South Africa’s budget deficit in July was the biggest since at least 2004 as weak economic growth constrains tax collection.
The continent’s most-industrialised economy recorded a budget gap of R95.98 billion ($6.6 billion), the Pretoria-based National Treasury said in a statement on Thursday. That’s the largest since Bloomberg started recording the data. July readings have reflected the biggest shortfall each year since 2010. For the fiscal year to date, the accumulated deficit is R5bn less than in 2017.
The economy contracted in the first quarter and the current-account deficit widened, highlighting the country’s vulnerability to capital outflows. Mining production, once the engine of the economy, has slumped, and manufacturing and consumer spending have struggled to pick up the slack. A widening budget gap limits President Cyril Ramaphosa’s ability to boost infrastructure and social spending.
“There seems to be a persistent underperformance in corporate income-tax collections, and buoyancy levels haven’t improved as much as the National Treasury had hoped because of the weak economic climate,” Jeffrey Schultz, an economist at BNP Paribas South Africa in Johannesburg, said by phone.
The Treasury “will have no choice but to revise up” its budget-deficit forecast in its October 24 mid-term budget policy statement, he said.
The Treasury predicts a shortfall of 3.6% of GDP for the current fiscal year. The government raised the value-added tax rate by one percentage point to 15% -- the first increase since 1993 -- to try to help plug a revenue shortfall of almost R50 billion. VAT is the second-biggest source of government income in South Africa.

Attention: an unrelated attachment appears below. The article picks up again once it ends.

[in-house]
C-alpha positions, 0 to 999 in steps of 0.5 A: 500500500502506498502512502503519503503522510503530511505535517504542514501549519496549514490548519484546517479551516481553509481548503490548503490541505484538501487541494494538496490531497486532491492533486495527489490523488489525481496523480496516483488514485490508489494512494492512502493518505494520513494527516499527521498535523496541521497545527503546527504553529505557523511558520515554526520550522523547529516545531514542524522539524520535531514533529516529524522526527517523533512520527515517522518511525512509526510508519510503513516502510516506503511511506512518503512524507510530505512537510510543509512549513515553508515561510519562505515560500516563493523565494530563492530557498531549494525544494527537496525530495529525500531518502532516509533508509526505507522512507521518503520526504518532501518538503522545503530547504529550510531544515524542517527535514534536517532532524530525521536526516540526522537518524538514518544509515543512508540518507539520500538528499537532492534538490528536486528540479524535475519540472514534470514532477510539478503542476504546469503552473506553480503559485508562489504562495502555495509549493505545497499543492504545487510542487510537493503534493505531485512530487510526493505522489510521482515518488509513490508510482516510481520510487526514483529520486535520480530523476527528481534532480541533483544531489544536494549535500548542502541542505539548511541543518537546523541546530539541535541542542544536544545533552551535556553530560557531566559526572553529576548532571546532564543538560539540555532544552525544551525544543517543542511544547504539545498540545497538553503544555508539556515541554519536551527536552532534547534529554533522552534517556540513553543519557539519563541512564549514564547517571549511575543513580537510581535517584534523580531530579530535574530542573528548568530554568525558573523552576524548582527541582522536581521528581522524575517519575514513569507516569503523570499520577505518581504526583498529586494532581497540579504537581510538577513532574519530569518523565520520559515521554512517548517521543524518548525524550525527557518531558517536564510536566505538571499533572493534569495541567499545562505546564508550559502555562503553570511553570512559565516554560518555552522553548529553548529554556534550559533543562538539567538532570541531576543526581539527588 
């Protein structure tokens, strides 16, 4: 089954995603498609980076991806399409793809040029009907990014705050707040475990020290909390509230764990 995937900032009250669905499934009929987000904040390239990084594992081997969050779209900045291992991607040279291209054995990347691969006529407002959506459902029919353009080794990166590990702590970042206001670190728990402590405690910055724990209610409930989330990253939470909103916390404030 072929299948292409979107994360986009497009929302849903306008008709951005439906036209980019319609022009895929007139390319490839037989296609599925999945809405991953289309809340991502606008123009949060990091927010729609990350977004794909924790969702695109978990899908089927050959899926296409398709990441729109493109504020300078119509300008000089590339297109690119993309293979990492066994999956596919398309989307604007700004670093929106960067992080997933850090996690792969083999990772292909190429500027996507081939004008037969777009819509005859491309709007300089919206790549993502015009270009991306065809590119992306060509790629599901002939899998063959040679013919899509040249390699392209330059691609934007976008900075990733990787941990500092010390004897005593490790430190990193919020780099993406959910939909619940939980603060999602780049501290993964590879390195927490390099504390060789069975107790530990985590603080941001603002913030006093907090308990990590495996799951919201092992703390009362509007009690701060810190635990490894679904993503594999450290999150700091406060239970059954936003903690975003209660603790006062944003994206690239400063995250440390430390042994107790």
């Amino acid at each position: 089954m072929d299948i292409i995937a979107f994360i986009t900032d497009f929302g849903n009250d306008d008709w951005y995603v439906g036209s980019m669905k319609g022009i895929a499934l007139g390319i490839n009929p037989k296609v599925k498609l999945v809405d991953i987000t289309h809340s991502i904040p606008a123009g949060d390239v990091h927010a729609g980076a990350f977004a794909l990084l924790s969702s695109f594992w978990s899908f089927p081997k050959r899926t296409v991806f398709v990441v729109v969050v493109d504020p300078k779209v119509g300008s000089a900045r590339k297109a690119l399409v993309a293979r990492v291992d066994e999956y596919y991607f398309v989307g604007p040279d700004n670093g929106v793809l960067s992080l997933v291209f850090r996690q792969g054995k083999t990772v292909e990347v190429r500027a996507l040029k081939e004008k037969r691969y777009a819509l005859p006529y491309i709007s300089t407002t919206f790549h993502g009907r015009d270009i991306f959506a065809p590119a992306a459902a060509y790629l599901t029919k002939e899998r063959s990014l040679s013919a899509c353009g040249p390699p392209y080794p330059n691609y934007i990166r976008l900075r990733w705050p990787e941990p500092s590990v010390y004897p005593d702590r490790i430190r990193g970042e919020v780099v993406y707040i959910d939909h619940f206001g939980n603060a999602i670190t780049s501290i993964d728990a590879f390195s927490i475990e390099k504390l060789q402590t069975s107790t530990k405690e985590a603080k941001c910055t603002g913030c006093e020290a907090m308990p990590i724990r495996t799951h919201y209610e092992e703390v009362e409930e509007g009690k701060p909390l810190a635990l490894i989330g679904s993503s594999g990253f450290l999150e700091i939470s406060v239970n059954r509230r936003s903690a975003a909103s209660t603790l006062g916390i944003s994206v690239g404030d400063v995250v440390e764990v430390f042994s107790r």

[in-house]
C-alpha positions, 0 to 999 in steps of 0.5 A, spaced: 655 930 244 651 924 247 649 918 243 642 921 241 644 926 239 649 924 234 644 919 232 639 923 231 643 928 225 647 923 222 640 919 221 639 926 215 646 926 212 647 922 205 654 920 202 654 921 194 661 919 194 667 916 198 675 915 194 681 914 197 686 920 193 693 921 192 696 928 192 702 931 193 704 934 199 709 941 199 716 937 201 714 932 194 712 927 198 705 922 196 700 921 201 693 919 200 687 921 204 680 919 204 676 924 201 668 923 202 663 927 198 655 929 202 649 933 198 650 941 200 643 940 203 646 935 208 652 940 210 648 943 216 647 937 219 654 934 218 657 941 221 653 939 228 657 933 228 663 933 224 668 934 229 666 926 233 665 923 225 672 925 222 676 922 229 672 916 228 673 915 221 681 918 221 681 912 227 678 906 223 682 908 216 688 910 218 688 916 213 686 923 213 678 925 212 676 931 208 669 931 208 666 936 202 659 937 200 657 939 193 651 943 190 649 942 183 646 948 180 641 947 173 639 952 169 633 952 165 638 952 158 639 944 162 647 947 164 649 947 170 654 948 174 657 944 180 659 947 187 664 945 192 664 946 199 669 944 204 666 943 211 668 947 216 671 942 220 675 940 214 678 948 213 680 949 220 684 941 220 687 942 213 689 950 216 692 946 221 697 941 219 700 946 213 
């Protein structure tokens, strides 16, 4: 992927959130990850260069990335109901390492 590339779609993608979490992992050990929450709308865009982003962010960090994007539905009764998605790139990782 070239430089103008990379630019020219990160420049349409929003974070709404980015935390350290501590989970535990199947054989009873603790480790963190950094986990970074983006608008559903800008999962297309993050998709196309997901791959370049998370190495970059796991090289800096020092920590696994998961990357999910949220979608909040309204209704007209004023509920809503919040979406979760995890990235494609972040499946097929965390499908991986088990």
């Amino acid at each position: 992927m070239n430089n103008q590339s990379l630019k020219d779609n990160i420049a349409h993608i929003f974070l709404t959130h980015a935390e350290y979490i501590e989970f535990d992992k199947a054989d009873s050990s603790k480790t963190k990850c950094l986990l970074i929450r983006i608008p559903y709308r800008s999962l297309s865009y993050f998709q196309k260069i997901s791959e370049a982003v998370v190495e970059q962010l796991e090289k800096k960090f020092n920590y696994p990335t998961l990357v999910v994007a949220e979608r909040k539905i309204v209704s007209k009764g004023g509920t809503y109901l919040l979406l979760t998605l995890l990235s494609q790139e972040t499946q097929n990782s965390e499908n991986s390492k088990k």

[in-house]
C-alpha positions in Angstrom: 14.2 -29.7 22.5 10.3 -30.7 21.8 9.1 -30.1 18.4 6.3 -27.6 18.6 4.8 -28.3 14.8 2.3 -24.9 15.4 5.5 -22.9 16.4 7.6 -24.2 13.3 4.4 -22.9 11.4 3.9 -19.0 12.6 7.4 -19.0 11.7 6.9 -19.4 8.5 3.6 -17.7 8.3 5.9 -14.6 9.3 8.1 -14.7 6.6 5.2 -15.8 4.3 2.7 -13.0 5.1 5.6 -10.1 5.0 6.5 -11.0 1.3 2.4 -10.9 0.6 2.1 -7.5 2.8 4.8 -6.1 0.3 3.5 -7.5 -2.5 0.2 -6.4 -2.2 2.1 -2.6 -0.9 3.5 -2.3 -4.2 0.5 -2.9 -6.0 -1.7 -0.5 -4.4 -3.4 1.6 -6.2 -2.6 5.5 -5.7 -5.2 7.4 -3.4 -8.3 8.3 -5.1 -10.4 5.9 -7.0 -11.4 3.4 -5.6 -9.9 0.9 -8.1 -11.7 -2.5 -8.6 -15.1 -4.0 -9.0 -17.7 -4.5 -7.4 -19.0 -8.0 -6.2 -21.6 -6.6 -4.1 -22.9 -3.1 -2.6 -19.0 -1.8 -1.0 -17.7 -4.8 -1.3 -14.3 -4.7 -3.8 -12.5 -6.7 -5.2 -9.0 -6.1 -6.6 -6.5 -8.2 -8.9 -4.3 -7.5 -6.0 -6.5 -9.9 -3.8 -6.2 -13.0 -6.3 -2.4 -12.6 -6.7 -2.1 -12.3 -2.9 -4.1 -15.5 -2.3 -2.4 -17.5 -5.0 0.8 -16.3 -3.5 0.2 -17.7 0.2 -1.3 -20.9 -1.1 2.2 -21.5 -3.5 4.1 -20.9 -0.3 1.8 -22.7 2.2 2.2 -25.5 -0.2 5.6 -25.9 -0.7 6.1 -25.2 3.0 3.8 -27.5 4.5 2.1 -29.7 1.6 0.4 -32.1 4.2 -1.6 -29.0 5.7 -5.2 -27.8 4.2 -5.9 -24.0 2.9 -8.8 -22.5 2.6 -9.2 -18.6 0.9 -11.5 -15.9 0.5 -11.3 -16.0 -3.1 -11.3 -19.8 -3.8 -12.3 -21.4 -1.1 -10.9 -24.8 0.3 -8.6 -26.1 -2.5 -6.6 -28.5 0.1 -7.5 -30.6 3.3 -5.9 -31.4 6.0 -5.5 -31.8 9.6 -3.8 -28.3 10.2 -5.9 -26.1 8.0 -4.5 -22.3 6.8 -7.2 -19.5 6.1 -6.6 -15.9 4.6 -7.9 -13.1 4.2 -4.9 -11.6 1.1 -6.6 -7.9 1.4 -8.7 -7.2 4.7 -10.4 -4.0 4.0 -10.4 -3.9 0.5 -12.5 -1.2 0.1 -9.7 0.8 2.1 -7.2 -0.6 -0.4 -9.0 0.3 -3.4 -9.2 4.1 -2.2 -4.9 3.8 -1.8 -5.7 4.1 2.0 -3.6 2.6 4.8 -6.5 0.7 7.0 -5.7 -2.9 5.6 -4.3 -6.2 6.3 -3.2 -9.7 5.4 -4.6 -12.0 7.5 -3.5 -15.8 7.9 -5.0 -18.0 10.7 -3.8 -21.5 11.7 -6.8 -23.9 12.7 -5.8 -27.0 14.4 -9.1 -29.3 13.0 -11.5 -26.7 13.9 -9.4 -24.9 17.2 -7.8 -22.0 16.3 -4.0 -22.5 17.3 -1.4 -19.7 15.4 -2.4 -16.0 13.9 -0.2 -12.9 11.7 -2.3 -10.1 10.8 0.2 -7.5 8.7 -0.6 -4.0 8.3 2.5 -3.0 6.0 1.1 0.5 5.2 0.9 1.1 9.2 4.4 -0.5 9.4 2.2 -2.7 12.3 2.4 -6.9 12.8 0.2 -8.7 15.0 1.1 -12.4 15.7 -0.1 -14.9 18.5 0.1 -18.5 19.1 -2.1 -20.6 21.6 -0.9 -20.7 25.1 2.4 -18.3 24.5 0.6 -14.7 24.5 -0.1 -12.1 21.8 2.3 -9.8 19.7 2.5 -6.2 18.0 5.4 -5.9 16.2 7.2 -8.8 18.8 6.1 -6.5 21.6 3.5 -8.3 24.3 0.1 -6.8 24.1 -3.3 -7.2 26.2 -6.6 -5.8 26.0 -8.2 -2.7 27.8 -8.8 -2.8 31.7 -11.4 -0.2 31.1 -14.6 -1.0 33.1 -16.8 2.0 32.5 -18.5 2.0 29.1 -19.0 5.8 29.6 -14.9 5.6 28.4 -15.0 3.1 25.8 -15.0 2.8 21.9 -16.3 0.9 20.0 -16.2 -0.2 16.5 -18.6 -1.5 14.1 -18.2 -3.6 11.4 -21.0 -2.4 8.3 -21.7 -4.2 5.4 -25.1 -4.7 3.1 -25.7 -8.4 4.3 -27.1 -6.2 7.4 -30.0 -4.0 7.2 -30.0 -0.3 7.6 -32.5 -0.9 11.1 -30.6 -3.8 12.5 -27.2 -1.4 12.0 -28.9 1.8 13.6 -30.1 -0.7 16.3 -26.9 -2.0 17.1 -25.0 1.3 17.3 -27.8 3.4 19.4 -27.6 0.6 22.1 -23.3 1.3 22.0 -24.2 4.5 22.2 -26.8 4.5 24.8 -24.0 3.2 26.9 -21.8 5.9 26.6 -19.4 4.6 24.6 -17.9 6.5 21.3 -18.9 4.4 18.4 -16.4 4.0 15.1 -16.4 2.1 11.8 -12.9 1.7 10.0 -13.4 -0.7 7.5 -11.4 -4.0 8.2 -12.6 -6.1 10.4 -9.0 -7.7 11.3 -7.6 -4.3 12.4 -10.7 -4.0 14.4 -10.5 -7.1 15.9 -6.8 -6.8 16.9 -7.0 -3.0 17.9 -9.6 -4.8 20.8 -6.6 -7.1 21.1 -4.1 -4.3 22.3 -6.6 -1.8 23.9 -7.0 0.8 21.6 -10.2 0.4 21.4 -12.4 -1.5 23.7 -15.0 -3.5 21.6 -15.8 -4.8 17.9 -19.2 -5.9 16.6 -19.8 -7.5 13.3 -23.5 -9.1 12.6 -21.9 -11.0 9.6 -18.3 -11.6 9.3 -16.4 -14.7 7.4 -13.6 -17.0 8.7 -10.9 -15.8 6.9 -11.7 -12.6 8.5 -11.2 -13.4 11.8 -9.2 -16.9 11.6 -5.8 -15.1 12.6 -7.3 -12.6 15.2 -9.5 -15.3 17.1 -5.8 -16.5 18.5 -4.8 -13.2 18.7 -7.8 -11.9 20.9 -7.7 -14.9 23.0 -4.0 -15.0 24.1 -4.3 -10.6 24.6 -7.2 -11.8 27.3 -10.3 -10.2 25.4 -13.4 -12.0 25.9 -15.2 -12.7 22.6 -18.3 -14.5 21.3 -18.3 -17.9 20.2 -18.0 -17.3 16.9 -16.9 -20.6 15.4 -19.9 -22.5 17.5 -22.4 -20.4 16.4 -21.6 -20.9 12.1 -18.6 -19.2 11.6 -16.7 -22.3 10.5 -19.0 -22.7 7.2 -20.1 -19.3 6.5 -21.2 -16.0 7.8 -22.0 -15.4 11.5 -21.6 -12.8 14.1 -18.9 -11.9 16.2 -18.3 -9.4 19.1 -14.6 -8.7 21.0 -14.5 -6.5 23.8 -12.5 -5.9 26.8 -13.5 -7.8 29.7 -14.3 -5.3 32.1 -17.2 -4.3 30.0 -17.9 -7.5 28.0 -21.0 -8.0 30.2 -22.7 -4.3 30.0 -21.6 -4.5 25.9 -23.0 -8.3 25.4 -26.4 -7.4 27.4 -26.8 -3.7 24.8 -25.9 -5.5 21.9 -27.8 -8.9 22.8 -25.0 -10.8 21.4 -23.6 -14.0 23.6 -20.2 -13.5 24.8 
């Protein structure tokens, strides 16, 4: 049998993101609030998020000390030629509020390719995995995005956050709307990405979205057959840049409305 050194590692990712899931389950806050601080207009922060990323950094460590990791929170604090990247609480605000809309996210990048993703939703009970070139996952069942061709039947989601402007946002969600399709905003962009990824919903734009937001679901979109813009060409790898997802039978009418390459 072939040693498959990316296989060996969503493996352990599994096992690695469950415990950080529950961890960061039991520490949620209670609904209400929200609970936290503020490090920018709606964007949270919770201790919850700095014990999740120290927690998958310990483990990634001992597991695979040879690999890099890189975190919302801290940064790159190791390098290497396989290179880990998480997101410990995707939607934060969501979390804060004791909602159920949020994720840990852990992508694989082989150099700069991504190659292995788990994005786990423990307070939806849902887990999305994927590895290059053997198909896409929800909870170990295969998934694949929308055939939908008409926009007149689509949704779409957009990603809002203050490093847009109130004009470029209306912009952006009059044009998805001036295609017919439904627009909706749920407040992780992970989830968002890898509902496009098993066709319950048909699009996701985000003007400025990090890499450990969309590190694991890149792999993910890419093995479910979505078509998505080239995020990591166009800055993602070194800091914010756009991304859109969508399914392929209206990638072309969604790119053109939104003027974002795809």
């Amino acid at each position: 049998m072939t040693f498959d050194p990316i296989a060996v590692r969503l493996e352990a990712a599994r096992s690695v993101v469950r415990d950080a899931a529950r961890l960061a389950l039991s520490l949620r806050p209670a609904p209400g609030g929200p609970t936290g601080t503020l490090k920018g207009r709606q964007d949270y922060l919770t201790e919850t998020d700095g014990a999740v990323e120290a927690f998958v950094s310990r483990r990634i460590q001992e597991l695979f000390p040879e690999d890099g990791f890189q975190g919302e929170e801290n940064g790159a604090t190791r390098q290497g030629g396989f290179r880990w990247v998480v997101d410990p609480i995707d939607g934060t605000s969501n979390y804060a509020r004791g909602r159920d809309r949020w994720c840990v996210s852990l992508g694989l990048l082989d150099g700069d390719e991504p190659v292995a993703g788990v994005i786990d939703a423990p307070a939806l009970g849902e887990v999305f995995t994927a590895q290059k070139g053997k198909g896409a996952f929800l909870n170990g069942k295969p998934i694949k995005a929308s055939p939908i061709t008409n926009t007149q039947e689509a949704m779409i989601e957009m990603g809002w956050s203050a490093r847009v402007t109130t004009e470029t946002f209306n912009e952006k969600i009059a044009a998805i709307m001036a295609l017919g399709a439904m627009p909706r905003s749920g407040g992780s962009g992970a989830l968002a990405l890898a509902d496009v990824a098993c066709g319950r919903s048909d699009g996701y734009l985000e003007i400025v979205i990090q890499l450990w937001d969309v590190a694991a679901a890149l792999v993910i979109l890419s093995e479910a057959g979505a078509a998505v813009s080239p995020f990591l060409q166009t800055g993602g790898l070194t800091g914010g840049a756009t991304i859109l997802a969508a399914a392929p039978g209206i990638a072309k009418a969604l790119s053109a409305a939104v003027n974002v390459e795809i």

Low business and consumer confidence, concerns about corruption and poor governance, increased tax avoidance and administrative problems at the nation’s tax-collection agency contributed to the revenue shortfalls.
“Value-added tax collections are propping up this number - in the absence of the 1 percentage-point increase in VAT this year, the fiscal side of things isn’t looking particularly rosy,” Schultz said.
A panel headed by former judge Robert Nugent is probing the management and administration of the national tax agency under Tom Moyane, whom Ramaphosa suspended as commissioner in March. The National Treasury’s relationship with the South African Revenue Service had been strained in recent years, with SARS not participating in the budgetary process in the way the Treasury was accustomed to, Treasury Director-General Dondo Mogajane told the panel Wednesday.
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